Journal of Molecular Evolution

, Volume 56, Issue 6, pp 711–717 | Cite as

Perfectly Complementary Nucleic Acid Enzymes

Article

Abstract

The ability to maximize the use of available nucleic acid sequence space would have been crucial during the presumed RNA world and confers selective advantage in many contemporary organisms. One way to access sequence space at a higher density would be to make use of both strands of a duplex nucleic acid for the production of functional molecules. As a demonstration of this possibility, two pairs of nucleic acid enzymes were engineered to be perfect complements, each with the capacity to adopt a distinct structure and catalyze a particular chemical transformation. Both members of each pair of enzymes exhibited nearly the same level of activity as the canonical form of the corresponding catalytic motif. The ability to generate functional nucleic acids encoded by both strands of a duplex has implications for the evolution of catalytic nucleic acids and the prospects for realizing maximum functionality from a given genetic sequence.

Keywords

DNAzyme In vitro evolution Nucleic acid catalysis Ribozyme RNA structure RNA world 

References

  1. 1.
    Adelman, JP, Bond, CT, Douglass, J, Herbert, E 1987Two mammalian genes transcribed from opposite strands of the same DNA locus.Science23515141517Google Scholar
  2. 2.
    Buzayan, JM, Gerlach, WL, Bruening, G 1986Non-enzymatic cleavage and ligation of RNAs complementary to a plant virus satellite RNA.Nature323349353Google Scholar
  3. 3.
    Comeron, JM 2001What controls the length of noncoding DNA?Curr Opin Genet Dev11652659PubMedGoogle Scholar
  4. 4.
    Compton, J 1991Nucleic acid sequence-based amplification.Nature3509192PubMedGoogle Scholar
  5. 5.
    Doolittle, WF 1978Genes in pieces: Were they ever together?Nature272581582Google Scholar
  6. 6.
    Fedor, M 2000Structure and function of the hairpin ribozyme.J Mol Biol297269291PubMedGoogle Scholar
  7. 7.
    Forster, AC, Symons, RH 1987Self-cleavage of virusoid RNA is performed by the proposed 55-nucleotide active site.Cell50916PubMedGoogle Scholar
  8. 8.
    Gesteland, RFCech, TRAtkins, JF eds. 1999The RNA world, 2nd ed.Cold Spring Harbor Laboratory PressNew YorkGoogle Scholar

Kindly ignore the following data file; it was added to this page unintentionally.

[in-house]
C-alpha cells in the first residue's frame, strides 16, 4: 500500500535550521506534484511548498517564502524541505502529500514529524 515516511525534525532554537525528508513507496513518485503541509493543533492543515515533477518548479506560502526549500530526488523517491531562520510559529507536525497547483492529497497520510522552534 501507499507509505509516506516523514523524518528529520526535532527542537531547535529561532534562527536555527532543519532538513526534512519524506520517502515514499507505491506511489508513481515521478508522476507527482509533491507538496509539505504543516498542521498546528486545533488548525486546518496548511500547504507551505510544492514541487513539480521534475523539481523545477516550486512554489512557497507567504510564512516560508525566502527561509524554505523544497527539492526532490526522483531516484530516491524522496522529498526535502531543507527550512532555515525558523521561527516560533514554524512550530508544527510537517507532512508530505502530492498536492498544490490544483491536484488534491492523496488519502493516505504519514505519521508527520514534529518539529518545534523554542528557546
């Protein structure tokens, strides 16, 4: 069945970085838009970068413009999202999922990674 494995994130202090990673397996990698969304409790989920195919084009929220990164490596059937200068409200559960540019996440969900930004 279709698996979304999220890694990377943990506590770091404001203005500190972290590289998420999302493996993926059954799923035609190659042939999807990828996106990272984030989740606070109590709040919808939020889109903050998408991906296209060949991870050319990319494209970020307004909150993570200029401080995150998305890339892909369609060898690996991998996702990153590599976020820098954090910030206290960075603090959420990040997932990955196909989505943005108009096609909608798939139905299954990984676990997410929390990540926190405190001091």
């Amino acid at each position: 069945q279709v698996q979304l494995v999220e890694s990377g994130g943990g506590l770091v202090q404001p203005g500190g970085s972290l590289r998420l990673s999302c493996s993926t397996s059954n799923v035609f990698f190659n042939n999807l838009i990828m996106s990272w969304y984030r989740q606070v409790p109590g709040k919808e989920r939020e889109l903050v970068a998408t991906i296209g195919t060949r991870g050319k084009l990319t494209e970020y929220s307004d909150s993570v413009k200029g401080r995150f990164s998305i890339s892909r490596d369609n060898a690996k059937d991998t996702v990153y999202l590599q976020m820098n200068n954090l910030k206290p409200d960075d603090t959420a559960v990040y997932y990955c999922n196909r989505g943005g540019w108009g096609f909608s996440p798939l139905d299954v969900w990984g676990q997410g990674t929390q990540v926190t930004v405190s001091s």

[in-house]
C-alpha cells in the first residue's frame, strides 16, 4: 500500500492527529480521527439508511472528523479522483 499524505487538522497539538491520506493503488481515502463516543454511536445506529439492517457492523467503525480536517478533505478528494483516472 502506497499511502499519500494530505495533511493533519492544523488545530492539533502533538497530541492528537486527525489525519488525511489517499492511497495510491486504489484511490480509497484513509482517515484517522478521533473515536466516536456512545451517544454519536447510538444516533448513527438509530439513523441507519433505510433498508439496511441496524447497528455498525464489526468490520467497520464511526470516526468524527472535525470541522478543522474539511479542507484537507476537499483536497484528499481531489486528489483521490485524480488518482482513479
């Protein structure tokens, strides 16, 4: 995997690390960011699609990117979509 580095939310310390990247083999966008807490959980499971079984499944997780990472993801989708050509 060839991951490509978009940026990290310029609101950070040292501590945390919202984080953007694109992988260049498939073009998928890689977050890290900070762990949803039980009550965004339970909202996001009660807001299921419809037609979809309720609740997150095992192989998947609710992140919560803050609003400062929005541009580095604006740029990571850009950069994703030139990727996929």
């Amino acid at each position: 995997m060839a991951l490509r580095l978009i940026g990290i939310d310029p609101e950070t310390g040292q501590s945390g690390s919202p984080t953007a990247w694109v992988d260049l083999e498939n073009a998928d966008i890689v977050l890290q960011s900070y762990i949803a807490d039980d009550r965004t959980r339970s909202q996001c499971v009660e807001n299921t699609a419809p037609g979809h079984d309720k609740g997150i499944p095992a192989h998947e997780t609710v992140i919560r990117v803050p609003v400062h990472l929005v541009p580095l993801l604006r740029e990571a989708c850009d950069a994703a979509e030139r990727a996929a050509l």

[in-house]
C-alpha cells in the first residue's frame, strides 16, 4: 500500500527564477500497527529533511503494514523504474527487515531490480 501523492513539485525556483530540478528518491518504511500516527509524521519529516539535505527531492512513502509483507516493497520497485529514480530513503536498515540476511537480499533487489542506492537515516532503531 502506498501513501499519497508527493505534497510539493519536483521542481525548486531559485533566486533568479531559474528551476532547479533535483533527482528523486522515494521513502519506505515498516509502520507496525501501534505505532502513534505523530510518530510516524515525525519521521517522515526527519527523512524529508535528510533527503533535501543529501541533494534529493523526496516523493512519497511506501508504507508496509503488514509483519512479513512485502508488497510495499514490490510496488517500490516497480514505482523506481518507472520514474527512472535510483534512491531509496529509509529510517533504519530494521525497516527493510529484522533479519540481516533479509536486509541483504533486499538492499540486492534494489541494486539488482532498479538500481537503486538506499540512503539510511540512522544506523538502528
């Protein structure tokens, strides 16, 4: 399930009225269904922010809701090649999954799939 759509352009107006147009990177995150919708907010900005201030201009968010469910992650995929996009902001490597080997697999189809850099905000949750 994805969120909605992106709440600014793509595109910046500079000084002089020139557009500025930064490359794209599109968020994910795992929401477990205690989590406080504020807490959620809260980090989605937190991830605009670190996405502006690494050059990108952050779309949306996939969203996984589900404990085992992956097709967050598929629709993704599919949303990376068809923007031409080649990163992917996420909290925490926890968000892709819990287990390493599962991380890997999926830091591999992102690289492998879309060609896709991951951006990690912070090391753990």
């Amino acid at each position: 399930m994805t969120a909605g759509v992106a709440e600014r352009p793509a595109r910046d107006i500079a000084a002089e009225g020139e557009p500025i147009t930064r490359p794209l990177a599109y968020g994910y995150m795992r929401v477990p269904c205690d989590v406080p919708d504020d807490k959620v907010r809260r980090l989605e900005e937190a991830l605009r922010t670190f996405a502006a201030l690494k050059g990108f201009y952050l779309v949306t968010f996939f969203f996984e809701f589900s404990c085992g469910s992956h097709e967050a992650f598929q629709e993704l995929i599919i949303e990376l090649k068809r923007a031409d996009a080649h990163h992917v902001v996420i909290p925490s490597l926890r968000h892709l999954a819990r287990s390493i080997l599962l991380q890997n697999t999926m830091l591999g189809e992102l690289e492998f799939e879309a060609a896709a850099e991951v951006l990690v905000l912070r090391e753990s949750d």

9. 9.
    Guatelli, JC, Whitfield, KM, Kwoh, DY, Barringer, KJ, Richman, DD, Gingeras, TR 1990Isothermal in vitro amplification of nucleic acids by a multienzyme reaction modeled after retroviral replication.Proc Natl Acad Sci USA8777977802PubMedGoogle Scholar
  10. 10.
    Hampel, A, Tritz, R, Hicks, M, Cruz, P 1990‘Hairpin’ catalytic RNA model: Evidence for helices and sequence requirement for substrate RNA.Nucleic Acids Res18299304PubMedGoogle Scholar
  11. 11.
    Henikoff, S, Keene, MA, Fechtel, K, Fristrom, JW 1986Gene within a gene: Nested Drosophila genes encode unrelated proteins on opposite DNA strands.Cell443342PubMedGoogle Scholar
  12. 12.
    Hill CS (1996) Gen-Probe transcription-mediated amplification: System principles. Gen-Probe Incorporated Technical Document; available at http://www.gen-probe.com/pdfs/tma_whiteppr.pdf
  13. 13.
    Mira, A, Ochman, H, Moran, NA 2001Deletional bias and the evolution of bacterial genomes.Trends Genet17589596PubMedGoogle Scholar
  14. 14.
    Misener, SR, Walker, VK 2000Extraordinarily high density of unrelated genes showing overlapping and intraintronic transcription units.Biochim Biophys Acta1492269270PubMedGoogle Scholar
  15. 15.
    Normark, S, Bergstrom, S, Edlund, T, Grundstrom, T, Jaurin, B, Lindberg, FP, Olsson, O 1983Overlapping genes.Annu Rev Genet17499525Google Scholar
  16. 16.
    Okazaki, Y,  et al. 2002Analysis of the mouse transcriptome based on functional annotation of 60,770 full-length cDNAs.Nature420563573The FANTOM Consortium and the RIKEN Genome Exploratory Research Group Phase I and II TeamCrossRefPubMedGoogle Scholar
  17. 17.
    Ordoukhanian, P, Joyce, GF 1999A molecular description of the evolution of resistance.Chem Biol6881889PubMedGoogle Scholar
  18. 18.
    Prody, GA, Bakos, JT, Buzayan, JM, Schneider, IR, Bruening, G 1986Autolytic processing of dimeric plant virus satellite RNA.Science23115771580Google Scholar
  19. 19.
    Santoro, SW, Joyce, GF 1997A general purpose RNA-cleaving DNA enzyme.Proc Natl Acad Sci USA9442624266PubMedGoogle Scholar
  20. 20.
    Santoro, SW, Joyce, GF 1998Mechanism and utility of an RNA-cleaving DNA enzyme.Biochemistry371333013342CrossRefPubMedGoogle Scholar
  21. 21.
    Schultes, EA, Bartel, DP 2000One sequence, two ribozymes: Implications for the emergence of new ribozyme folds.Science289448452PubMedGoogle Scholar
  22. 22.
    Sleutels, F, Zwart, R, Barlow, DP 2002The non-coding Air RNA is required for silencing autosomal imprinted genes.Nature4157781PubMedGoogle Scholar
  23. 23.
    Sugimoto, N, Nakano, S, Katoh, M, Matsumura, A, Nakamuta, H, Ohmichi, T, Yoneyama, M, Sasaki, M 1995Thermodynamic parameters to predict stability of RNA/DNA hybrid duplexes.Biochemistry341121111216PubMedGoogle Scholar
  24. 24.
    Tang, J, Breaker, RR 2000Structural diversity of self-cleaving ribozymes.Proc Natl Acad Sci USA9757845789PubMedGoogle Scholar
  25. 25.
    Vanhee-Brossollet, C, Vaquero, C 1998Do natural antisense transcripts make sense in eukaryotes?Gene21119CrossRefPubMedGoogle Scholar
  26. 26.
    Wagner, EG, Simons, RW 1994Antisense RNA control in bacteria, phages, and plasmids.Annu Rev Microbiol48713742CrossRefPubMedGoogle Scholar
  27. 27.
    Wright, MC, Joyce, GF 1997Continuous in vitro evolution of catalytic function.Science276614617PubMedGoogle Scholar

Copyright information

© Springer-Verlag New York Inc. 2003

Authors and Affiliations

  1. 1.Departments of Chemistry and Molecular Biology and The Skaggs Institute for Chemical BiologyThe Scripps Research Institute, 10550 North Torrey Pines Road, La Jolla, CA 92037USA

Personalised recommendations